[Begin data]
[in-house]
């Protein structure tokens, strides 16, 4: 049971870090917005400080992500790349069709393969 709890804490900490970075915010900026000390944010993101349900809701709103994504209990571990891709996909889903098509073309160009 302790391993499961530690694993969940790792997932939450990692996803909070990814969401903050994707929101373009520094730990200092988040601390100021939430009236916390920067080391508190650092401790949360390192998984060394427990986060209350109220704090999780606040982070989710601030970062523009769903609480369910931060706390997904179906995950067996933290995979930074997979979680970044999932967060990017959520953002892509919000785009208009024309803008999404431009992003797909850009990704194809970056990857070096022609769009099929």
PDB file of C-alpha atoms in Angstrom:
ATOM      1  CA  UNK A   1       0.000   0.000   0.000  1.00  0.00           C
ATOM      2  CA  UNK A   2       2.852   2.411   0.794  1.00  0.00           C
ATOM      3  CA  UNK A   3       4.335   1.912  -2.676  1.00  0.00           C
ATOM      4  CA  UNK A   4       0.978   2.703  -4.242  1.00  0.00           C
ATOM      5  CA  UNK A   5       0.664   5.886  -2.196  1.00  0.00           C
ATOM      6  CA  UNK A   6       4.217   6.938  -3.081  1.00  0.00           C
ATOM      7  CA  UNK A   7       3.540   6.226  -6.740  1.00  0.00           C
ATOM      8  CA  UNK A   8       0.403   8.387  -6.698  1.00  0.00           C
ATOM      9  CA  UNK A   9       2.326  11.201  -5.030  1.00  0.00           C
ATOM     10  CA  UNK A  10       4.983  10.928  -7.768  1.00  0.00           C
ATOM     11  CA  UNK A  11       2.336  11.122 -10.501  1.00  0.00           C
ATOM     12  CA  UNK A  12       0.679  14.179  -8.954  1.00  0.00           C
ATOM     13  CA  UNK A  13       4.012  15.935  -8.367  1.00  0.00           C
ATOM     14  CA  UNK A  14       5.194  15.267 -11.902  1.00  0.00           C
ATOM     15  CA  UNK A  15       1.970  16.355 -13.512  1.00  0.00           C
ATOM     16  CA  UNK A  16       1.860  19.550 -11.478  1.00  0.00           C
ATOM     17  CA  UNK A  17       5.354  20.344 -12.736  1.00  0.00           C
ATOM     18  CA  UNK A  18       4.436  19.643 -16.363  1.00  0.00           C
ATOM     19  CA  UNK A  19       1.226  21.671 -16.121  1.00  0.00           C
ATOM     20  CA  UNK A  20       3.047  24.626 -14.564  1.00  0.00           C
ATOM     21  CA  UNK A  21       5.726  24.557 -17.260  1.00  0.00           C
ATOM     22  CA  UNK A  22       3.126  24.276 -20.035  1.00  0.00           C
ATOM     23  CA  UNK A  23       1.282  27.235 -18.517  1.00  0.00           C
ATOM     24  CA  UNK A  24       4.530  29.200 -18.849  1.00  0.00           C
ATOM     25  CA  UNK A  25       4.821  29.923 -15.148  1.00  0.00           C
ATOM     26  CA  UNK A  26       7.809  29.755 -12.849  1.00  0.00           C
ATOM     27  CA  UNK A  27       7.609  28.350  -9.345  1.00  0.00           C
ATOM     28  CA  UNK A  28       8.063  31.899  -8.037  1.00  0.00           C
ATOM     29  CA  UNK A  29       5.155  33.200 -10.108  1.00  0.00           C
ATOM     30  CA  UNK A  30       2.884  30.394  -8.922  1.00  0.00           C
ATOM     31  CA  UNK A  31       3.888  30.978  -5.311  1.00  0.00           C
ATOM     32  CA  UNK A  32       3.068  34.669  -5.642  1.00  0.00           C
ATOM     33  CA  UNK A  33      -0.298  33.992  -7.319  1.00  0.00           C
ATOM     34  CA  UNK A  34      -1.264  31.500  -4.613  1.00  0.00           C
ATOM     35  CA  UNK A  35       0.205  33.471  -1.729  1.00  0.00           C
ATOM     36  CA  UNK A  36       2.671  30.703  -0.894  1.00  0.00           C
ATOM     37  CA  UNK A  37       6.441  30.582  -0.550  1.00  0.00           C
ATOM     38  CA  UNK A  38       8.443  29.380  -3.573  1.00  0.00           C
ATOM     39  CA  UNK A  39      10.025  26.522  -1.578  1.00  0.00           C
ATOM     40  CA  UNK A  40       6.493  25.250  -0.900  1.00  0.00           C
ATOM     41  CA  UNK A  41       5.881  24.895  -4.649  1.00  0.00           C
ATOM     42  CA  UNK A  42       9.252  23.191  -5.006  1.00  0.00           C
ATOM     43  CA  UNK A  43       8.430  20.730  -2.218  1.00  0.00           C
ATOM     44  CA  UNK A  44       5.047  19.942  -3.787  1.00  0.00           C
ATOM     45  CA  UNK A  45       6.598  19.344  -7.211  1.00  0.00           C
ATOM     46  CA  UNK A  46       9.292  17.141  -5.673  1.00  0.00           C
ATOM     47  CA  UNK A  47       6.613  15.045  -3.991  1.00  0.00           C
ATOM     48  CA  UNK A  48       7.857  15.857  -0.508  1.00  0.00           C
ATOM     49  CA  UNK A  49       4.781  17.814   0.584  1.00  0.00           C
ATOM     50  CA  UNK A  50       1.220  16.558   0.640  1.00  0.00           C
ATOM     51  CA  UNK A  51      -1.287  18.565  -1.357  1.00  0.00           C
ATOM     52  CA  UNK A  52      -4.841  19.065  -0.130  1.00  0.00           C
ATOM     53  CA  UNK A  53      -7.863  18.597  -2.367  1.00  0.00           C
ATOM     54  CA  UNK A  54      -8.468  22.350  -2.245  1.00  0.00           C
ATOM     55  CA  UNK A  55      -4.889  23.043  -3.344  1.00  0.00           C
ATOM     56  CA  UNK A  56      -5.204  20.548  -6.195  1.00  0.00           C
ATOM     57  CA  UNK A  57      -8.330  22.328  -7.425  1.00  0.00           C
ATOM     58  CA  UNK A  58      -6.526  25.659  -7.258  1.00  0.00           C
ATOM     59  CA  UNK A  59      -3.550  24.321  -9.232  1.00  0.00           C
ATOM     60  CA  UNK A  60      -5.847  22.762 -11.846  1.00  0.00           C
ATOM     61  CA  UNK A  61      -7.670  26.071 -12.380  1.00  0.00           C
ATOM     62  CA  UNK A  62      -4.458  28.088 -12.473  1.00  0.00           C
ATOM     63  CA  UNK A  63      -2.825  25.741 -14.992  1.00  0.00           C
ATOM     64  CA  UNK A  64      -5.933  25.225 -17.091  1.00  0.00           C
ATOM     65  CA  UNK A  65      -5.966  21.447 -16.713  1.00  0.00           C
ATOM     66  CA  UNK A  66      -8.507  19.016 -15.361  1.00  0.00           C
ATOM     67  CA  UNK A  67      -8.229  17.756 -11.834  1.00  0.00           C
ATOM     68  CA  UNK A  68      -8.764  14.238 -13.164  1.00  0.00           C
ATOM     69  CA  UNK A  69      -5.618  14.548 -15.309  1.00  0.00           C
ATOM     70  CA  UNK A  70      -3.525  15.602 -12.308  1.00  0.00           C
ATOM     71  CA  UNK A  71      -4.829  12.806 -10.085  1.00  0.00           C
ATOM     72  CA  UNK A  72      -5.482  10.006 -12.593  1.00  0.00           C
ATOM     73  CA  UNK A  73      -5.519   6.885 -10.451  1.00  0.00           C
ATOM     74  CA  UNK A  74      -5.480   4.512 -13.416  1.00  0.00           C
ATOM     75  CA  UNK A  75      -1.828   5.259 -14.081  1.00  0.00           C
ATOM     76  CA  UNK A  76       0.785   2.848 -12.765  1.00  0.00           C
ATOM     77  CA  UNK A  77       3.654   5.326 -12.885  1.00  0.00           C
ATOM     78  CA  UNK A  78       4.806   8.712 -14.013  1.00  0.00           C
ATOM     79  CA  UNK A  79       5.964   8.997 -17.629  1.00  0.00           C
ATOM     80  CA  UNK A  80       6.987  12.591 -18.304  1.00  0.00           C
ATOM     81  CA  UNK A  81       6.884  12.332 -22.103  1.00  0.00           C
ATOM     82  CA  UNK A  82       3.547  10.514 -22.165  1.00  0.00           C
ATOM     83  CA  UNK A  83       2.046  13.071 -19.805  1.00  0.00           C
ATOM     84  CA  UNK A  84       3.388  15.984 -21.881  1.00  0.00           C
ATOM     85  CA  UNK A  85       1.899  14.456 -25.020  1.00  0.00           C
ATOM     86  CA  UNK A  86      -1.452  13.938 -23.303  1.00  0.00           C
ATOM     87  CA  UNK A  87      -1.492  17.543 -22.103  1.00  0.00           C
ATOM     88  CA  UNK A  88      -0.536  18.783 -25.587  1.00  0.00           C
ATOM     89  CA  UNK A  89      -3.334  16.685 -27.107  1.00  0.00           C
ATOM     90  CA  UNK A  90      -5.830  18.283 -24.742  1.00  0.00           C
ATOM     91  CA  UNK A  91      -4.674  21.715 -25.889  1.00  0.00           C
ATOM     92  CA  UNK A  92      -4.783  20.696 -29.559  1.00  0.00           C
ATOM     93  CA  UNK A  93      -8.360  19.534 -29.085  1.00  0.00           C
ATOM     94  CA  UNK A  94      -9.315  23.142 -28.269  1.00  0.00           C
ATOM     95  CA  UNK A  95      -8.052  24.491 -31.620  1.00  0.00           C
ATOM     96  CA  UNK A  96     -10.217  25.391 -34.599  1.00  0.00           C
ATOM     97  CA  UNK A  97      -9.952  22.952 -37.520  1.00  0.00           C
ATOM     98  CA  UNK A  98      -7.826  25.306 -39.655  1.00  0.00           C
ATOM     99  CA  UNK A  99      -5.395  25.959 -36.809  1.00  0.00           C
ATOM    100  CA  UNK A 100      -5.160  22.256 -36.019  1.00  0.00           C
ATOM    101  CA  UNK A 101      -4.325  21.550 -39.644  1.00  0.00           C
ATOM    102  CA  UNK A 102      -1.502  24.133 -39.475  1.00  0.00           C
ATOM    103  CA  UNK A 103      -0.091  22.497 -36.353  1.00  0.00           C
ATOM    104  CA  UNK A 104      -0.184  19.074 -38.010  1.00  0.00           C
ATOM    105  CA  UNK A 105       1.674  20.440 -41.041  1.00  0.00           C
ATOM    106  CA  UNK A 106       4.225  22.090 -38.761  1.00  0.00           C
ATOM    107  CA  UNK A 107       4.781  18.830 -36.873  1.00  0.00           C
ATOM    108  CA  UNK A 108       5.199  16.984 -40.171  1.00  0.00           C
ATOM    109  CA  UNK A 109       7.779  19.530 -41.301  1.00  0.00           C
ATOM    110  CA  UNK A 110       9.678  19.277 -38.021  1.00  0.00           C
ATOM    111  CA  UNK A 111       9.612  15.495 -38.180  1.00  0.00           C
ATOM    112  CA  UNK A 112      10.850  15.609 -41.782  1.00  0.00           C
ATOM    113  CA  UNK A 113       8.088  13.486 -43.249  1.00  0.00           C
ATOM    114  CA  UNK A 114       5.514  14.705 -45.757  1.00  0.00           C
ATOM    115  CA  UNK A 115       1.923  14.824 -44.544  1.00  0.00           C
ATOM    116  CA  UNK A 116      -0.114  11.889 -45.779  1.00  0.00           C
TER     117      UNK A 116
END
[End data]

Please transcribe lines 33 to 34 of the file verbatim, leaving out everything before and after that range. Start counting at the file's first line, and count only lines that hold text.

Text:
ATOM     30  CA  UNK A  30       2.884  30.394  -8.922  1.00  0.00           C
ATOM     31  CA  UNK A  31       3.888  30.978  -5.311  1.00  0.00           C